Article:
DAVID J. MEYER, DALLAS BERRY, CHARLES J. BROWN, JEREMY LEE FOX, MARTIN GORECKI, ANTHONY J. HOLLIBAUGH, LISA L. SALYERS, ROCHELL SYKES, JOSEPH W. VUCICK, DAVID L. WIGLEY, DENNIS W. WOODLEY, CHRIS MACK AND TAMMY MUSLO, Appellees
COMMUNITY COLLEGE OF BEAVER COUNTY, Appellant; TIMOTHY L. BARR, JOHN J. BATTAGLIA, MARK BROWN, CHRIS FERRAGONIO, CRAIG P. FRASER, MATT FRASER, IVAN GLENZ, JUSTIN HAFFEY, STEVE HALL, DUSTIN HUFF, JOSEPH A. KANAI, MICHAEL KEALLY, STEPHEN E. KUSMA IV, WILLIAM J. LATUSZEWSKI, JOHN KURT LEITSCHAFT, BOB MASILON, MICHAEL MATZIE, ALEXIS M. MILLER, JOSEPH A. MUSSER, TIMOTHY POLAND, BRIAN A. SALES, MATTHEW J. TEMPLE, TORIE TYSON, JARED UNEN, DALE A. VALENSON, MARK C. WILLIAMS AND AMY M. ZIMMEL, Appellees
COMMUNITY COLLEGE OF BEAVER COUNTY, Appellant
Argued April 10, 2013.
Appeal from the Order of the Commonwealth Court entered October 27, 2011 at No. 1141 CD 2008, affirming the Order of the Court of Common Pleas of Beaver County entered June 17, 2008 at No. 11345 of 2002.
Appeal from the Order of the Commonwealth Court entered October 27, 2011 at No. 1142 CD 2008, affirming the Order of the Court of Common Pleas of Beaver County entered June 17, 2008 at No. 11381 of 2002.
For Community College of Beaver County, APPELLANT: Anthony G. Sanchez, Esq., Andrews & Price
For The Pennsylvania Commission for Community Colleges, APPELLANT AMICUS CURIAE: Steven Keith Ludwig, Esq., Fox Rothschild, L.L.P.
For David J. Meyer, et al, APPELLEE: Thomas Simon Anderson, Esq., Mark F. Fischer, Esq., John P. Liekar Jr., Esq., Yukevich Marchetti Liekar & Zangrilli, P.C.
CASTILLE, C.J., SAYLOR, EAKIN, BAER, TODD, McCAFFERY, ORIE MELVIN, JJ. Former Justice Orie Melvin did not participate in the consideration or decision of this case. Mr. Chief Justice Castille and Messrs. Justice Saylor, Eakin, Baer and McCaffery join the opinion. Mr. Chief Justice Castille files a concurring opinion.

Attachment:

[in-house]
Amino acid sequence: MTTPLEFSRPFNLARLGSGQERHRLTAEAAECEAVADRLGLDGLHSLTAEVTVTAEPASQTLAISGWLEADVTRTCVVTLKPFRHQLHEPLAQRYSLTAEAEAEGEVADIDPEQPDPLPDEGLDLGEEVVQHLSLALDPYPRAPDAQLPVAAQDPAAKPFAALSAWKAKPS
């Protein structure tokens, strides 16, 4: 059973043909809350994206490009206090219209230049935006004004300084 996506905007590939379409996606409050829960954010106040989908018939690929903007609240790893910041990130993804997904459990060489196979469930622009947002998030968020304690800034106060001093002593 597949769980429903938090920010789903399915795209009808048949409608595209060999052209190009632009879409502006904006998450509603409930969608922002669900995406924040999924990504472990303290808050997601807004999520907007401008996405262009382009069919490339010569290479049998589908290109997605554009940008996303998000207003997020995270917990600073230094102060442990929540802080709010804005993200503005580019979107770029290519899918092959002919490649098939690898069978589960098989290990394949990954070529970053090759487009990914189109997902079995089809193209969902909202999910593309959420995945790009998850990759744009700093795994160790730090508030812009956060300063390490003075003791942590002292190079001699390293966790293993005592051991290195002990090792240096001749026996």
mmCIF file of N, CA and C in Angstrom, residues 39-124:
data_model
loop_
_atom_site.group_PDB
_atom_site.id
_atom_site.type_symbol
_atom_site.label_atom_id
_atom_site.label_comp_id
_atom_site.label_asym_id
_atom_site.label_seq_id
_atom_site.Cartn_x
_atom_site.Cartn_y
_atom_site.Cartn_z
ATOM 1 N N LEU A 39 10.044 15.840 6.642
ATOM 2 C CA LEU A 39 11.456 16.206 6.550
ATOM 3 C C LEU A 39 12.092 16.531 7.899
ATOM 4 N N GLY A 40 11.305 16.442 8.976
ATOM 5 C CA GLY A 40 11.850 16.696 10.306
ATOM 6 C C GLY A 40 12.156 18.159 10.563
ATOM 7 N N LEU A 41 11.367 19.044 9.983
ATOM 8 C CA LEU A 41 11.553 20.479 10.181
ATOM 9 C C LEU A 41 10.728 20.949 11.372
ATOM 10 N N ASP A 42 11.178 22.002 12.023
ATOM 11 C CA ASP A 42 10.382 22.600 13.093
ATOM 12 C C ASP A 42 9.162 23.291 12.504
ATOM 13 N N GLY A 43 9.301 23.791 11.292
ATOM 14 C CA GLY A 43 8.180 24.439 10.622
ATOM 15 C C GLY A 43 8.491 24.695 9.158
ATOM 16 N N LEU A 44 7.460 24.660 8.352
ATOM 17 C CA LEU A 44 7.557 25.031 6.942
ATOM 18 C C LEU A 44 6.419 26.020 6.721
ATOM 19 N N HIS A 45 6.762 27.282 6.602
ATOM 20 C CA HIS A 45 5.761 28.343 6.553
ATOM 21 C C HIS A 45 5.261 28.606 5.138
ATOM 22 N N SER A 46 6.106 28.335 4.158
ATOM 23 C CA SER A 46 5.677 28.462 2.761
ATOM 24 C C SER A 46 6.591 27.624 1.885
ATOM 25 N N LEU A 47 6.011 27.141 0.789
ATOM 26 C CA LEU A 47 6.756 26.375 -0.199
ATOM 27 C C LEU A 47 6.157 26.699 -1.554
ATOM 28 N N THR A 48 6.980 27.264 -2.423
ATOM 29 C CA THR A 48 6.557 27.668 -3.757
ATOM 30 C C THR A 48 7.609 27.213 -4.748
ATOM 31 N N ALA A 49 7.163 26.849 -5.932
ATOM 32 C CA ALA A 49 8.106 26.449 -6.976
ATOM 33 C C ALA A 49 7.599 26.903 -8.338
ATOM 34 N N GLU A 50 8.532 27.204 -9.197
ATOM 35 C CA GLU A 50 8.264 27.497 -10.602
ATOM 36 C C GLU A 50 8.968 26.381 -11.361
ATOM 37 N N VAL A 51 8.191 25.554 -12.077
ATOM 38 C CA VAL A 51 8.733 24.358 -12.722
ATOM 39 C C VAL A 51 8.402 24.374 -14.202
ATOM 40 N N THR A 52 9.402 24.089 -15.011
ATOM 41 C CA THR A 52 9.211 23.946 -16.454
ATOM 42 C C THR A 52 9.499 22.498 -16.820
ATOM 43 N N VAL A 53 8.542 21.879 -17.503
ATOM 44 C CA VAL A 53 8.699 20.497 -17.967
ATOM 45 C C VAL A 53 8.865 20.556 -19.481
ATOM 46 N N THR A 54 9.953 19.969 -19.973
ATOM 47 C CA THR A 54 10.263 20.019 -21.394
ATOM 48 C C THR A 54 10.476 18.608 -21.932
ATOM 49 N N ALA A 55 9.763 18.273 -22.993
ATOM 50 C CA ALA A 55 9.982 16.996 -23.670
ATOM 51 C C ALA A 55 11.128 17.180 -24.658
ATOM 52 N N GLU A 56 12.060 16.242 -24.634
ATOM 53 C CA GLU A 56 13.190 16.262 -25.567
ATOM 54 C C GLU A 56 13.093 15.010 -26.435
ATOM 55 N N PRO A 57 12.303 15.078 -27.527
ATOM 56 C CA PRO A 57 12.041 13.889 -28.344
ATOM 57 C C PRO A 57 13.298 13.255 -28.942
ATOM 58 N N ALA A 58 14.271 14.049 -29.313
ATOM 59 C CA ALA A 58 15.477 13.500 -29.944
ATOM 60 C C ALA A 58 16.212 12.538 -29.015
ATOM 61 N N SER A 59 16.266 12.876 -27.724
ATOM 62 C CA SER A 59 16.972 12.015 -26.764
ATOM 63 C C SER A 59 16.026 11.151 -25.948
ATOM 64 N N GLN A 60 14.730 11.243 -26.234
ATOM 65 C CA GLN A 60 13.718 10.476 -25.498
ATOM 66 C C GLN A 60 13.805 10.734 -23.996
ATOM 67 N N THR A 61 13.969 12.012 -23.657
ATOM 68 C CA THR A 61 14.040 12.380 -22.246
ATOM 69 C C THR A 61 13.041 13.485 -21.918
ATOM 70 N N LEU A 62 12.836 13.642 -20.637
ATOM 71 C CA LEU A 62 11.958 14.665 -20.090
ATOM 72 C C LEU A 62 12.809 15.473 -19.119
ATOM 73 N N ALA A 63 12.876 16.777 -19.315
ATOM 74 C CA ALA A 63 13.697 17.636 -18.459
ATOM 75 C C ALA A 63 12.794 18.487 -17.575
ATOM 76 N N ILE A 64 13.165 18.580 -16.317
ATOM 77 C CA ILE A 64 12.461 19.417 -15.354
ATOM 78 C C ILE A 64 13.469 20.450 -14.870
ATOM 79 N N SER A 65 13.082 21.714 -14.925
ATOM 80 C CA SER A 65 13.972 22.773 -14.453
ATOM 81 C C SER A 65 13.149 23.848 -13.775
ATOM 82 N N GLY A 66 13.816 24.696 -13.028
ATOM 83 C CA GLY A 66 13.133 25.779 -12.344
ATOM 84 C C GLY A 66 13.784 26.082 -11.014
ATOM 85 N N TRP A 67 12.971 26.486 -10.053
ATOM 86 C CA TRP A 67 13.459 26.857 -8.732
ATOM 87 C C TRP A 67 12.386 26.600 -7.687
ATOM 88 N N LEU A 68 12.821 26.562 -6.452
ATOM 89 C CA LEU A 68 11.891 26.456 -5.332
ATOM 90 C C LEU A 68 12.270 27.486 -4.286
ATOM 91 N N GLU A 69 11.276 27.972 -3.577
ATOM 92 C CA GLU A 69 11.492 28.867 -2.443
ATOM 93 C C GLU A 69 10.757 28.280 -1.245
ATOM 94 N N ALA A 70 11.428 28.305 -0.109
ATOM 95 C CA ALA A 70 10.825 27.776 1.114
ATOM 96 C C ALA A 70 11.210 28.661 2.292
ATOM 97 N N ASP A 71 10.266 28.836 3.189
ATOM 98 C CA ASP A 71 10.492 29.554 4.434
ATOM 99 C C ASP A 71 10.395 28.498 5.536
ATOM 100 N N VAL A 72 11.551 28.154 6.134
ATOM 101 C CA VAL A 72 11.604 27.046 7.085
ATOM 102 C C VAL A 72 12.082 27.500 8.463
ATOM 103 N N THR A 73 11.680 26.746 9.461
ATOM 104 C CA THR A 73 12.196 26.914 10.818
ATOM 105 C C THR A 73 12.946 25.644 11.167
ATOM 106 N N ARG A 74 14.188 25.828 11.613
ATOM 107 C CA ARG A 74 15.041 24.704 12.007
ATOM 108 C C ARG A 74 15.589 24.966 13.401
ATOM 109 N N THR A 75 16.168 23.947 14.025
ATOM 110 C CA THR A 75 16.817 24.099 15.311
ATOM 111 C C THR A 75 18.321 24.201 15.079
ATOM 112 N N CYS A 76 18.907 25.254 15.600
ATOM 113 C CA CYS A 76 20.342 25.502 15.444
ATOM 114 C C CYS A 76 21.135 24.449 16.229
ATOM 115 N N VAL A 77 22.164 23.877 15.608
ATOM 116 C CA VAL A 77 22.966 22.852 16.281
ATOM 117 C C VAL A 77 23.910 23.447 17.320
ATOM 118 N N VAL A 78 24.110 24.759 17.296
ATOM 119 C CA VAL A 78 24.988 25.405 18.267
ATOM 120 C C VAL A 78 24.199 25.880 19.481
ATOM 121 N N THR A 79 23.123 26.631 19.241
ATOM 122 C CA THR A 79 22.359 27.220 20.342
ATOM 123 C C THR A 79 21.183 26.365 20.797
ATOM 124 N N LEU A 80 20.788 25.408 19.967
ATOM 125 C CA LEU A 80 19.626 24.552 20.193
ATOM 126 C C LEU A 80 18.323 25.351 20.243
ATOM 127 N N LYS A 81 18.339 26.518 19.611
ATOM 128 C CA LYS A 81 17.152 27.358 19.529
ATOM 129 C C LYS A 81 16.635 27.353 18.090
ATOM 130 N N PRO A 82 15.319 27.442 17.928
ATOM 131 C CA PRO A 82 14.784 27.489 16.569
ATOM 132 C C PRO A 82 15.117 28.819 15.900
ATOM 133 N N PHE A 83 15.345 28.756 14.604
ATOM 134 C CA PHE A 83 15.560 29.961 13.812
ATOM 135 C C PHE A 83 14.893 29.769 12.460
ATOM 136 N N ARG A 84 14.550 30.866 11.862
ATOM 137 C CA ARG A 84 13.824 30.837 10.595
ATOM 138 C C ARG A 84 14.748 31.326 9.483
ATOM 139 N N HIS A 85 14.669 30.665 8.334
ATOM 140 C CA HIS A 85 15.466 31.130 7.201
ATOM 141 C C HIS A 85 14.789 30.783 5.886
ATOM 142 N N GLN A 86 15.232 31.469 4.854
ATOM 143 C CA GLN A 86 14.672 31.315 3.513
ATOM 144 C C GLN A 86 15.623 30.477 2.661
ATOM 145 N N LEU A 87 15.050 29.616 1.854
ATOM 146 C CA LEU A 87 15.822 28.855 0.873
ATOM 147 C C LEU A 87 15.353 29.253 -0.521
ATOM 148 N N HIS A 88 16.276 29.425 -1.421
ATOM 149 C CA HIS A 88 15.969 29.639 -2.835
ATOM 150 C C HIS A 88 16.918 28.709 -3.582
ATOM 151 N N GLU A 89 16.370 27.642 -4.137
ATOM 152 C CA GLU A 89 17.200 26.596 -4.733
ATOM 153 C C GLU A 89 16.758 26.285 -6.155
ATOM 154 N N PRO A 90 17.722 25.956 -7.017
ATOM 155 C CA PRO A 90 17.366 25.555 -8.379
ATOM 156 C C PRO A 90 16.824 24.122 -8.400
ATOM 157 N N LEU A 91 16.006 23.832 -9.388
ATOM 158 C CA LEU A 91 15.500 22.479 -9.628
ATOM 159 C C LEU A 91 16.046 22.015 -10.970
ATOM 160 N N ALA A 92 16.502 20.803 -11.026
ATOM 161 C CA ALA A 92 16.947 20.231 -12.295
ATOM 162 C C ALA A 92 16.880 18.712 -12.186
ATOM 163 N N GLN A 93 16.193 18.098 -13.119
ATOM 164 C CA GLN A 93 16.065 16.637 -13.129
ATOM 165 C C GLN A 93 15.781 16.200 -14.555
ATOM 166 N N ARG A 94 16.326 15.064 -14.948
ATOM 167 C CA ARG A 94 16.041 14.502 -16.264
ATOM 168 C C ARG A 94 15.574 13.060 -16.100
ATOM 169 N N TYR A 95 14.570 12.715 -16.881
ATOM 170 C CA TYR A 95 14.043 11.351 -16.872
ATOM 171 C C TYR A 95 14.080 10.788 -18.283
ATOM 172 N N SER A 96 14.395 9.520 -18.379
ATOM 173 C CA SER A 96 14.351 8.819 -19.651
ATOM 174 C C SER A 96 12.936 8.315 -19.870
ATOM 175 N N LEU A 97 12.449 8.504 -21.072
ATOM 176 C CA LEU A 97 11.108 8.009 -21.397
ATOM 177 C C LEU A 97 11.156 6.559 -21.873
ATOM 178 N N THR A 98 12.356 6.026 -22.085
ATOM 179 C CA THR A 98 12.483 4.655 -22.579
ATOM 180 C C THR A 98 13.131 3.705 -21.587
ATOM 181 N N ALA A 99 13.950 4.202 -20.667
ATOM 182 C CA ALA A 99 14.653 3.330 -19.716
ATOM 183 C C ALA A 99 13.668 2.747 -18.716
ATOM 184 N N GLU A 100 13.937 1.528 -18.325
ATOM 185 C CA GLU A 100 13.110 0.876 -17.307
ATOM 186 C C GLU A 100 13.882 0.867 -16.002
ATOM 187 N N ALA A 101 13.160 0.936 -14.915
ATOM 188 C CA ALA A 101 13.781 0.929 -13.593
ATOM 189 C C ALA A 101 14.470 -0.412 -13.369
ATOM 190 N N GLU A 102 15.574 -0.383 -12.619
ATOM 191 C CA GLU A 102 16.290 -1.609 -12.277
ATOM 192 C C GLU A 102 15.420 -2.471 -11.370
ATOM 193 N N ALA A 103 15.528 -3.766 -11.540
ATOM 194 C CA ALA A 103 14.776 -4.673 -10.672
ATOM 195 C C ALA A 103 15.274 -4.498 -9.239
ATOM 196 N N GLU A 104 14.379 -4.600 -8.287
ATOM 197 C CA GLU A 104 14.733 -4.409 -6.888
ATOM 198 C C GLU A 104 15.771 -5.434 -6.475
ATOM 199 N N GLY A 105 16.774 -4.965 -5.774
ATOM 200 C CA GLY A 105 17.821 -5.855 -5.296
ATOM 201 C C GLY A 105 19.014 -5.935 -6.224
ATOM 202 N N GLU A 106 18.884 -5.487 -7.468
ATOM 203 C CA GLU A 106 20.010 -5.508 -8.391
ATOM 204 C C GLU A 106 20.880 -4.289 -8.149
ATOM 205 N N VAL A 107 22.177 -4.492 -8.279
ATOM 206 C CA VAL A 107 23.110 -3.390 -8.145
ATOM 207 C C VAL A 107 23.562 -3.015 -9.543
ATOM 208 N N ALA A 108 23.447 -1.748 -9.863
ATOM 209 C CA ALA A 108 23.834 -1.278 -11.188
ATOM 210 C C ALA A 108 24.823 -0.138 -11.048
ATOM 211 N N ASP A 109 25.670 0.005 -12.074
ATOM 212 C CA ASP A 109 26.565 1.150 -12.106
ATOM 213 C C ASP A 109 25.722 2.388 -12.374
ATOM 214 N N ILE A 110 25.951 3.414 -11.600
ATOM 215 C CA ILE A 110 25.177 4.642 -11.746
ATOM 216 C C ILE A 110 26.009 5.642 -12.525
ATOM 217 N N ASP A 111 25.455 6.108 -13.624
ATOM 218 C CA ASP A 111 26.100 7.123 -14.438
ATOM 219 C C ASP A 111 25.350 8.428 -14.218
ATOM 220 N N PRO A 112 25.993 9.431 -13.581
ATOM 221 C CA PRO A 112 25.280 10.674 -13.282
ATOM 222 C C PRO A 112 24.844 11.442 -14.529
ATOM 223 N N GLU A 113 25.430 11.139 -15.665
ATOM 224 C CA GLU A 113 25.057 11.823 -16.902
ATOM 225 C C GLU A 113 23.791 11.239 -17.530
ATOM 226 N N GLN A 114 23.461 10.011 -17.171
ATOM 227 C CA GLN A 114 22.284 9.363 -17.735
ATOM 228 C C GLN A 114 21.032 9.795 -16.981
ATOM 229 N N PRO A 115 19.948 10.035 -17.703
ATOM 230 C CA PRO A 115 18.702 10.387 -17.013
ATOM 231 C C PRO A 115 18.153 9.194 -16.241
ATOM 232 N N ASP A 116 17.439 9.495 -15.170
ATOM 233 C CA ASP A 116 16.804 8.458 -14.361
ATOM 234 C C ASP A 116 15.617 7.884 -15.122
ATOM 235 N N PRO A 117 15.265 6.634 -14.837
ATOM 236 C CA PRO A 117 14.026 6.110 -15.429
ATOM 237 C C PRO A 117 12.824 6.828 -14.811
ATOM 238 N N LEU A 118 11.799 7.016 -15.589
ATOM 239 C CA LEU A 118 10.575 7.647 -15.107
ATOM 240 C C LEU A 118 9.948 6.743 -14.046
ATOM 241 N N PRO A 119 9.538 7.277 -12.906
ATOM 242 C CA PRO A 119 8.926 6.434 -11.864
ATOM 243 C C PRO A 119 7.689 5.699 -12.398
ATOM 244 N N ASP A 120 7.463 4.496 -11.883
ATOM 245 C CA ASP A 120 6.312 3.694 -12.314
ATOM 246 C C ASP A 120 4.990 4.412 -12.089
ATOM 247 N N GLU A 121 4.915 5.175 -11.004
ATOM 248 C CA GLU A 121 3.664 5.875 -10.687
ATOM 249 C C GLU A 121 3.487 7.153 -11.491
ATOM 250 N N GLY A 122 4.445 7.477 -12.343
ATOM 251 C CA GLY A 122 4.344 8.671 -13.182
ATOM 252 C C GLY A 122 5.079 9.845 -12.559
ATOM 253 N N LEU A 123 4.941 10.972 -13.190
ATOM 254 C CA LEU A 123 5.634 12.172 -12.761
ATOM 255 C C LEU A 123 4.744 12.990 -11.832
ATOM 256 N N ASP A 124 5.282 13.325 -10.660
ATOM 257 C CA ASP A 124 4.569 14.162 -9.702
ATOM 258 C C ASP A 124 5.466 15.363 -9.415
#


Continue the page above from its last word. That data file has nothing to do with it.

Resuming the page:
MADAME JUSTICE TODD
In this appeal, we consider whether the Pennsylvania Unfair Trade Practices and Consumer Protection Law (" UTPCPL" ), 73 P.S. § § 201-1 et seq., defines a " person" subject to liability as including both private entities and political subdivision agencies. After careful review, we hold that the UTPCPL defines a " person" as including private entities, but not political subdivision agencies. Accordingly, we reverse the Commonwealth Court's order affirming the trial court's denial of partial summary judgment on this issue and remand to the Commonwealth Court for further proceedings.
Community College of Beaver County (" CCBC" ) is a Beaver County, Pennsylvania political subdivision agency that, in exchange for tuition and fees, offers a variety of post-secondary educational services. Appellees are former CCBC students who, according to their allegations, enrolled in and completed substantial work in CCBC's police training program. However, their academic progress was cut short when, in 2002, CCBC's alleged malfeasance caused state officials to decertify the program, thereby rendering their educational and financial investments largely worthless. Appellees filed actions in the Court of Common Pleas of Beaver County, asserting claims of breach of contract, breach of warranty, and, pertinent to this appeal, a claim under the UTPCPL's provisions providing a private cause of action for " persons" injured by other " persons'" employment of unfair trade practices. See 73 P.S. § 201-9.2. After the close of pleadings and discovery, CCBC sought summary judgment with respect to the UTPCPL claims on two grounds. First, noting that the UTPCPL provides a cause of action against " persons," CCBC observed that the statute defines a " person" as " natural persons, corporations, trusts, partnerships, incorporated or unincorporated associations, and any other legal entities," see 73 P.S. § 201-2(2), and argued this definition excluded community colleges. Second, CCBC maintained that the Political Subdivision Tort Claims Act, 42 Pa.C.S.A. § 8541 et seq., provided it immunity from all statutory liability, including UTPCPL liability, not contained within the Tort Claims Act's enumerated exceptions. After a hearing on the matter, the trial court denied relief, and CCBC timely filed a permissive interlocutory appeal to the Commonwealth Court.